A Beacon of Glamour Once More: 
The SLS Hotel South Beach

A Beacon of Glamour Once More:

Text Sara Liss       Photos Skott Snider

A star-powered champagne-fueled celebration unfolded at the grand opening of the SLS South Beach on a breezy mid-November night this past winter. Man-of-the-night hotelier Sam Nazarian played host to a Gatsby-esque spread of endless sushi, haute tapas and bottomless Perrier-Jouët bubbly for a crowd of 1,000 people. Revelers basked in glow of circus contortionists while perusing the Philippe Starck interiors and Lenny Kravitz-designed poolside penthouses. And all the while, the graceful façade of the L. Murray Dixon-designed deco hotel looked down on the party-goers, silently holding court at what was undoubtedly the hottest event of the season, its dignity restored as the epicenter of South Beach glamour.

In this city hotels are like celebrities, garnering their own share of gawkers, admirers and naysayers. And like stars they tend to have several careers, re-branding themselves after years of neglect and age. This year we've seen our share of hotel revamps–the James Royal Palm, The Gale and of course this–the Ritz Plaza now reincarnated as the SLS South Beach.

So what do you get when you mix red-hot designer Philippe Starck with successful hotelier Sam Nazarian and the deco grandeur of L. Murray Dixon? One of the best hotel rebirths to grace our city, a simultaneously sexy and tasteful combo that only Miami knows how to sell.

Admittedly the first impression here is a bit much – a red carpet rolled out from the entrance down to the steps to the large paved driveway. But soon all doubts are put to rest as you take in the expansive terrace sheathed in black and white Moroccan tile topped with a red wheelbarrow bench, a faux tree trunk table and classic French bistro chairs in bright orange, yellow and green. This is Lake Como via South Beach and it is very, very pleasant. Inside there's more of Starck's trademark whimsy – a bull's head clad in a hot pink Mexican wrestler's mask, an antique wood kayak suspended above the reception desk and a large stainless steel rubber duckie out by the pool. This is also South Beach on acid, and it works.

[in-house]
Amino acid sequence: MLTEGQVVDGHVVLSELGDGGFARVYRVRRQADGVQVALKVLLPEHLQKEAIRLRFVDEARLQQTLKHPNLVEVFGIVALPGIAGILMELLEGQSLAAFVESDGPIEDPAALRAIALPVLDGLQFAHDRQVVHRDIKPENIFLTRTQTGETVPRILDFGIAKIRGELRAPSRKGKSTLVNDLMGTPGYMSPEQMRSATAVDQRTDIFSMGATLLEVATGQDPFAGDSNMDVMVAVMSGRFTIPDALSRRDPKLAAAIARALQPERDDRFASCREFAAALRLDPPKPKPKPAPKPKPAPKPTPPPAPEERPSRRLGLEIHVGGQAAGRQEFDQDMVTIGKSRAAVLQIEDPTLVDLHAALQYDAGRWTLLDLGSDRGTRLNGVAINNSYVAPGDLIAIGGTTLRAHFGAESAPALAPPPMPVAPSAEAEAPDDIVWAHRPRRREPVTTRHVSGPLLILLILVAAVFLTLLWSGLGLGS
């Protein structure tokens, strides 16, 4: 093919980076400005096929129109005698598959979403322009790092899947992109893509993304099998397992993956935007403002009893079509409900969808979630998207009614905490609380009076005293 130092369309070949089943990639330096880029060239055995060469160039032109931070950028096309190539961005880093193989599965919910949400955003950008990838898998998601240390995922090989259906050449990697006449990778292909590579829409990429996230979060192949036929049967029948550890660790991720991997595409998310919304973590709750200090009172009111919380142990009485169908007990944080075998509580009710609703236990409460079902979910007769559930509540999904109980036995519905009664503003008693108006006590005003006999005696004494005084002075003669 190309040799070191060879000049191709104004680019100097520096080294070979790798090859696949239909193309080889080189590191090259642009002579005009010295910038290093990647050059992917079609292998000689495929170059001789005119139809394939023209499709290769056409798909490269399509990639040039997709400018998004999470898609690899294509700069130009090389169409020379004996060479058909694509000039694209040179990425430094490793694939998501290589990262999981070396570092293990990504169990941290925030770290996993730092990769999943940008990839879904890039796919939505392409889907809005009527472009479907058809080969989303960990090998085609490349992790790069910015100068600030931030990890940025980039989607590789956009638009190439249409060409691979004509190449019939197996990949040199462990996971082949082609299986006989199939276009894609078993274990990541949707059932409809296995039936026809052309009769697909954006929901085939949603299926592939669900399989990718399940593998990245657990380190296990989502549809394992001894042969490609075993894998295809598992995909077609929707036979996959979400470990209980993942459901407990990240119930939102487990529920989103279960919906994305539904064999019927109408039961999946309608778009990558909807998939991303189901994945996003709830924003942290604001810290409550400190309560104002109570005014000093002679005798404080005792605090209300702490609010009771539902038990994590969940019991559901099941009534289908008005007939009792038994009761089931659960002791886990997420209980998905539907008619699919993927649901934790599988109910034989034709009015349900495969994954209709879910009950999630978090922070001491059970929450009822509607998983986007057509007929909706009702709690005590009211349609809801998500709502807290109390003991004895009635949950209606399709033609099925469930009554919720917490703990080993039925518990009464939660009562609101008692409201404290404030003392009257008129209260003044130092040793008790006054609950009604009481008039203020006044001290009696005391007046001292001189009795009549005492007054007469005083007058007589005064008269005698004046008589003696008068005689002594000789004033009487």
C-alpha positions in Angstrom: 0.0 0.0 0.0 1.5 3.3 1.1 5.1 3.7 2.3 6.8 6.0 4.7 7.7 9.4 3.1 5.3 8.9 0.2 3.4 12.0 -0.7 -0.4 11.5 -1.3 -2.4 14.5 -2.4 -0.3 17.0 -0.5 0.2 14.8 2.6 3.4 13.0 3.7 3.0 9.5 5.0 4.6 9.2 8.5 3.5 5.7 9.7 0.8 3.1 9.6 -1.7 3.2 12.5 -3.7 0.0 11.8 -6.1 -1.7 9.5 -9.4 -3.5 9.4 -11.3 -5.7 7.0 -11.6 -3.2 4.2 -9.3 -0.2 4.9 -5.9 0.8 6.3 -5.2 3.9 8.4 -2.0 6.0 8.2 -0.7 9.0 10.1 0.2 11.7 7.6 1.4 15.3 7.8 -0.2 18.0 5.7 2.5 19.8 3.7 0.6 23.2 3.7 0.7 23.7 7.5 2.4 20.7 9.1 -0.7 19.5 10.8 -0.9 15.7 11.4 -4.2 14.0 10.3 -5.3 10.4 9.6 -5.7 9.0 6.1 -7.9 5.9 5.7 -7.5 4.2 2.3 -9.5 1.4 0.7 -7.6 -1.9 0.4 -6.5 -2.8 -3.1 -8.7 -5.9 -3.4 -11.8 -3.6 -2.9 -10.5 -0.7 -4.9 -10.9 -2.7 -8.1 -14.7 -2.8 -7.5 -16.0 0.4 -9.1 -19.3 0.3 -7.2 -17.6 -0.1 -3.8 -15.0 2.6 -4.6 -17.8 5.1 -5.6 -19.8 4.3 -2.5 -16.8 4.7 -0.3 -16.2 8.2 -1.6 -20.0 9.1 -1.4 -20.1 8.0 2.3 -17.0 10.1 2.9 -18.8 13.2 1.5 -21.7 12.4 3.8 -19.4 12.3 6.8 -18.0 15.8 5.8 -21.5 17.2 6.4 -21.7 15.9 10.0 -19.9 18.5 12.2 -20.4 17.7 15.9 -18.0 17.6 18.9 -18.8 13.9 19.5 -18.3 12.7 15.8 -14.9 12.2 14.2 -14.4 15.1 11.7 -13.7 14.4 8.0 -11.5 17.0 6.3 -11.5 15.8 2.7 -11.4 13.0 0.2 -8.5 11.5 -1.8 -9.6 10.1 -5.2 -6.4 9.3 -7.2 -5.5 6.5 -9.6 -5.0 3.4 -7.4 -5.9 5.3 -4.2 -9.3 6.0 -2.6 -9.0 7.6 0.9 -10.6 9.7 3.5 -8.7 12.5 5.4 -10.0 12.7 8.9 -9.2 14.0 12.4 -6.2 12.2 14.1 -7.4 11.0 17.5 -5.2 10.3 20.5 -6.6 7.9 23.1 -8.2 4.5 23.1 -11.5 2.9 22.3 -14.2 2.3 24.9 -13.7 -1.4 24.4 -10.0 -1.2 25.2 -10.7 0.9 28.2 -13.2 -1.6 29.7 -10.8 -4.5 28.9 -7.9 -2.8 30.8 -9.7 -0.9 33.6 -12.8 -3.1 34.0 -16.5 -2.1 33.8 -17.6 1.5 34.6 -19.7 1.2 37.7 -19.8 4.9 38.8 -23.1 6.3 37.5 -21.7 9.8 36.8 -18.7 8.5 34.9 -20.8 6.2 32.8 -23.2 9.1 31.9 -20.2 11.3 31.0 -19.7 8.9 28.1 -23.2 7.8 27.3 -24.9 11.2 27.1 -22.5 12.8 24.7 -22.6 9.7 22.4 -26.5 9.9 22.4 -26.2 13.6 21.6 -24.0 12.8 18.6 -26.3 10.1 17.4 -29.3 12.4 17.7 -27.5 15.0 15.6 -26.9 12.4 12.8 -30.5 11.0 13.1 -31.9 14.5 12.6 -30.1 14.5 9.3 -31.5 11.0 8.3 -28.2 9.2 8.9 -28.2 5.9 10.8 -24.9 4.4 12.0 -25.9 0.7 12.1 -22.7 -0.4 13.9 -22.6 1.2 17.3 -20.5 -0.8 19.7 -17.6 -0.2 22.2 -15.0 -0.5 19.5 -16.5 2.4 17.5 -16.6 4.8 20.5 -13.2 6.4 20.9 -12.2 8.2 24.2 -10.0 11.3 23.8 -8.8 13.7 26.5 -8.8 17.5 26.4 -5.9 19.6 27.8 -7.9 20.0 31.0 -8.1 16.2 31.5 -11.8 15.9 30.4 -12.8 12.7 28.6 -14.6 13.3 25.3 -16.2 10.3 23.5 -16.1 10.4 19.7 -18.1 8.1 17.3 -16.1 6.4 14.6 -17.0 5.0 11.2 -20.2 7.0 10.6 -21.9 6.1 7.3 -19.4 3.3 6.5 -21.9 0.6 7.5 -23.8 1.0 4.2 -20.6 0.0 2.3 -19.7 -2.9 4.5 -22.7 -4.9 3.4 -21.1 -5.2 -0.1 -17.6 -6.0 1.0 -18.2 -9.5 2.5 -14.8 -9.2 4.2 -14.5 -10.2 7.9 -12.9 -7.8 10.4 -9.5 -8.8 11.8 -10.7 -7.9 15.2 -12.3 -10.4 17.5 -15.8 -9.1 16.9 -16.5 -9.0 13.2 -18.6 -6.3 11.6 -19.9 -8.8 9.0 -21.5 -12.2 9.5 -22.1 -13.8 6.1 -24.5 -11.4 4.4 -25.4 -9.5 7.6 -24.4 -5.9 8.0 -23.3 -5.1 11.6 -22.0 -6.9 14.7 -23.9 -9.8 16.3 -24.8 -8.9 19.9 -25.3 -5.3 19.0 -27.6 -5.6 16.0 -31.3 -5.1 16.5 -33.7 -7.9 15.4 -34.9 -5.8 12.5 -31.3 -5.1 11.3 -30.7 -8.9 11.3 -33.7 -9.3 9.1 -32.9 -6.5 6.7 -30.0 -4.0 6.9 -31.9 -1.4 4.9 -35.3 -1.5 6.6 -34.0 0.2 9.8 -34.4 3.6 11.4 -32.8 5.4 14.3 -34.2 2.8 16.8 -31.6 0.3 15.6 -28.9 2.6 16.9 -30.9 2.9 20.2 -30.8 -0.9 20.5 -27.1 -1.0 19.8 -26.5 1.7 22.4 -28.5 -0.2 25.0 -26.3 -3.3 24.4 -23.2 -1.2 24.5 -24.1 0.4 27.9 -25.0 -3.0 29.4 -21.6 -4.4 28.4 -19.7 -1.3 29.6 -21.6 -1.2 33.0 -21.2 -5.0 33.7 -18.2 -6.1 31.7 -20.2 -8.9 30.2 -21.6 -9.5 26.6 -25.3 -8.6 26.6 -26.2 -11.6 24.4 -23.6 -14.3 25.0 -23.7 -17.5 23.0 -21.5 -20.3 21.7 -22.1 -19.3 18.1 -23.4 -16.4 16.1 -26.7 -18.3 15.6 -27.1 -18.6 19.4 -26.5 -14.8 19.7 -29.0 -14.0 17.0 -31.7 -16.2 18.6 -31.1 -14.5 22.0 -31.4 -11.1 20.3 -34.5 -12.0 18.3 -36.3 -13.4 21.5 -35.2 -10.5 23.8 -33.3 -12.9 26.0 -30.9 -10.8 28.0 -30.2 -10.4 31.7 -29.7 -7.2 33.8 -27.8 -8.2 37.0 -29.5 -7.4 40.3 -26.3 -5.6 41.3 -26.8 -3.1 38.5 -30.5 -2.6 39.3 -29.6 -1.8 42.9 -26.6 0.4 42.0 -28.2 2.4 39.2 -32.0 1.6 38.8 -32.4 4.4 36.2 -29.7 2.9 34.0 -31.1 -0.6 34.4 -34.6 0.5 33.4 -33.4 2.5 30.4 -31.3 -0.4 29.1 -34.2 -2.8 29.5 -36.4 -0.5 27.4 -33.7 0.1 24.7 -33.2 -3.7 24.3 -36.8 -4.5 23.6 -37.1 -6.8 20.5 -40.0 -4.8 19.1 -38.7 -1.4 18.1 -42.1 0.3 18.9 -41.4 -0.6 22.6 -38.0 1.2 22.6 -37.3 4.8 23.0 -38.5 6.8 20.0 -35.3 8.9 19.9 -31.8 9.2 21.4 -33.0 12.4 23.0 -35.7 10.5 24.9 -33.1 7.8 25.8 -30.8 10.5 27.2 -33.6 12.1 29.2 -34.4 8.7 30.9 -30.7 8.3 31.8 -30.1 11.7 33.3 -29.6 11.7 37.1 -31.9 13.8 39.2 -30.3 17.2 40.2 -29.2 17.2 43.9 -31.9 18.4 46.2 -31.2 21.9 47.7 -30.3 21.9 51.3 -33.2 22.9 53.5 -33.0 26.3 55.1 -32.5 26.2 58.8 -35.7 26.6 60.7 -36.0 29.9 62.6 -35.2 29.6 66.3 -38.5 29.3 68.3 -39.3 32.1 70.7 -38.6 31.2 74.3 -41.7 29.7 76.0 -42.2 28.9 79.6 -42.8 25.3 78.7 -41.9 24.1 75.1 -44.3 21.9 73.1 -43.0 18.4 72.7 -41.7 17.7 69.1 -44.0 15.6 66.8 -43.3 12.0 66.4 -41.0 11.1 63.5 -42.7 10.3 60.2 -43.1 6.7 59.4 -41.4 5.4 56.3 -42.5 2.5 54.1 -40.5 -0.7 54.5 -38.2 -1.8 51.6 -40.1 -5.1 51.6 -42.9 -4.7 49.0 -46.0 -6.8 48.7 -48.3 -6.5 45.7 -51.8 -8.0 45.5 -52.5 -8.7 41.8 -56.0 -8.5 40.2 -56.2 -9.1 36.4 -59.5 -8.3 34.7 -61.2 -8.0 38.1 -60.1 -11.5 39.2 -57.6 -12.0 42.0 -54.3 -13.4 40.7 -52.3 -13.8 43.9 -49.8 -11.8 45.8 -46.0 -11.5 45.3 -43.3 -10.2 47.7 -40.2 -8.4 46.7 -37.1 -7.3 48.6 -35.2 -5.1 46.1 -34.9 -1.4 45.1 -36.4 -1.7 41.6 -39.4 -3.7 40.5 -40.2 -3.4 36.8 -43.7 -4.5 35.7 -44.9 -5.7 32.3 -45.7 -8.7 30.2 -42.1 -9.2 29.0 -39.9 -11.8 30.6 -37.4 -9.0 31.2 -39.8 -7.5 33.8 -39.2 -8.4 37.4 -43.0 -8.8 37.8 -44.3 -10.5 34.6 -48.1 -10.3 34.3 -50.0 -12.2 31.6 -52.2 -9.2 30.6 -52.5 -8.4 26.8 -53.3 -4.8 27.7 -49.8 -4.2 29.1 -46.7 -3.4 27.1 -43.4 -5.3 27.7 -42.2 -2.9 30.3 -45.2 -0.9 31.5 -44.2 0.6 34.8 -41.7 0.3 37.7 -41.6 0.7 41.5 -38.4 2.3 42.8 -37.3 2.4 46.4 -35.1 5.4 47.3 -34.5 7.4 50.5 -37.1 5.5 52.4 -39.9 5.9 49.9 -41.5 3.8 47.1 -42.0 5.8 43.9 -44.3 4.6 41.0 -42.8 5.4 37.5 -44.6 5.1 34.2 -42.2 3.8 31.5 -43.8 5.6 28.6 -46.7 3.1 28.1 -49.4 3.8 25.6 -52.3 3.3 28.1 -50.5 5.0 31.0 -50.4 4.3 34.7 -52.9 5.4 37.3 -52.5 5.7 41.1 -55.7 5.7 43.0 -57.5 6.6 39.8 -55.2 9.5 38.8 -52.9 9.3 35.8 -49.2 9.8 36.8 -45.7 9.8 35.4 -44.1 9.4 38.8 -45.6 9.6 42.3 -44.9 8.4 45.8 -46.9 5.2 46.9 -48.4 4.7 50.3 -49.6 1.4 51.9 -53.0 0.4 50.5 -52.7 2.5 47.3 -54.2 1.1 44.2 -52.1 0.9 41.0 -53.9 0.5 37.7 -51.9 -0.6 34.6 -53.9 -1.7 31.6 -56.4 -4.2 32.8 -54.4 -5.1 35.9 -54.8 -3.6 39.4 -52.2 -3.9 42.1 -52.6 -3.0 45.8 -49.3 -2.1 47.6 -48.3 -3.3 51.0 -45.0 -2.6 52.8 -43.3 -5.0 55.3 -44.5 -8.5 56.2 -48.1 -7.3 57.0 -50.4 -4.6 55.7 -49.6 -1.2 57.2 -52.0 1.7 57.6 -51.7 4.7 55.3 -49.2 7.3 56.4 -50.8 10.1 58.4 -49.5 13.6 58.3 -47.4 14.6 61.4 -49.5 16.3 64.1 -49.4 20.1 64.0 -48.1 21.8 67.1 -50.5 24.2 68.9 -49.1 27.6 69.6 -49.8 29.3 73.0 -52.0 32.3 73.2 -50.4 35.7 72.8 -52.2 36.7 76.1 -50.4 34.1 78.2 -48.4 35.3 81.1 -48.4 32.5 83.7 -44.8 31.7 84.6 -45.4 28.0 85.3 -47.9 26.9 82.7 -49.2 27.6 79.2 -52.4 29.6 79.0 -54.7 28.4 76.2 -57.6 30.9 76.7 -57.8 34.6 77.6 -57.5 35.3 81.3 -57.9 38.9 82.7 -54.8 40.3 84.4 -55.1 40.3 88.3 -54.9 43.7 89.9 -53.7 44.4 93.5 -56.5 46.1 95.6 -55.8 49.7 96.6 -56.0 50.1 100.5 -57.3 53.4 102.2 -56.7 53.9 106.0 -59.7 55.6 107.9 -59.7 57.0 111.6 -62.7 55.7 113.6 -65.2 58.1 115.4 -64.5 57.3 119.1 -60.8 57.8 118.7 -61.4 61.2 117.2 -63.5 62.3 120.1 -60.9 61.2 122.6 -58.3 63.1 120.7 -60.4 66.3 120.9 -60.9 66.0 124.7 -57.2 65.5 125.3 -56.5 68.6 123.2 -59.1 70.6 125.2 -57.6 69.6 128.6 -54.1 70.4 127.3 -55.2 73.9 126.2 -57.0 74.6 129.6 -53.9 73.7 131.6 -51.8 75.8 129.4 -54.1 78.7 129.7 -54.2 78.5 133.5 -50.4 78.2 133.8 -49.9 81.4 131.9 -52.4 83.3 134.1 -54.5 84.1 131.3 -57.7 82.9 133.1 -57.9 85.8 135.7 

Built in 1939 as the Grossinger Beach Hotel (of the famed Catskills resort), it was the first air-conditioned hotel on Miami Beach and at 12 floors, continues to be the tallest deco structure on South Beach. In 1946 the building was renamed the Ritz Plaza and enjoyed a number of decades as a jetsetter destination. Then in 2004 Nazarian purchased the hotel which had been roiled in various economic blunders by investors. For four years the hotel sat neglected, until Nazarian eventually gathered the resources necessary to embark on the $85 million restoration. Now the 140-room hotel is fully restored along with an additional building in the back, which houses 10 villas (including penthouses designed by Lenny Kravitz), the Hyde Beach lounge and six bungalows.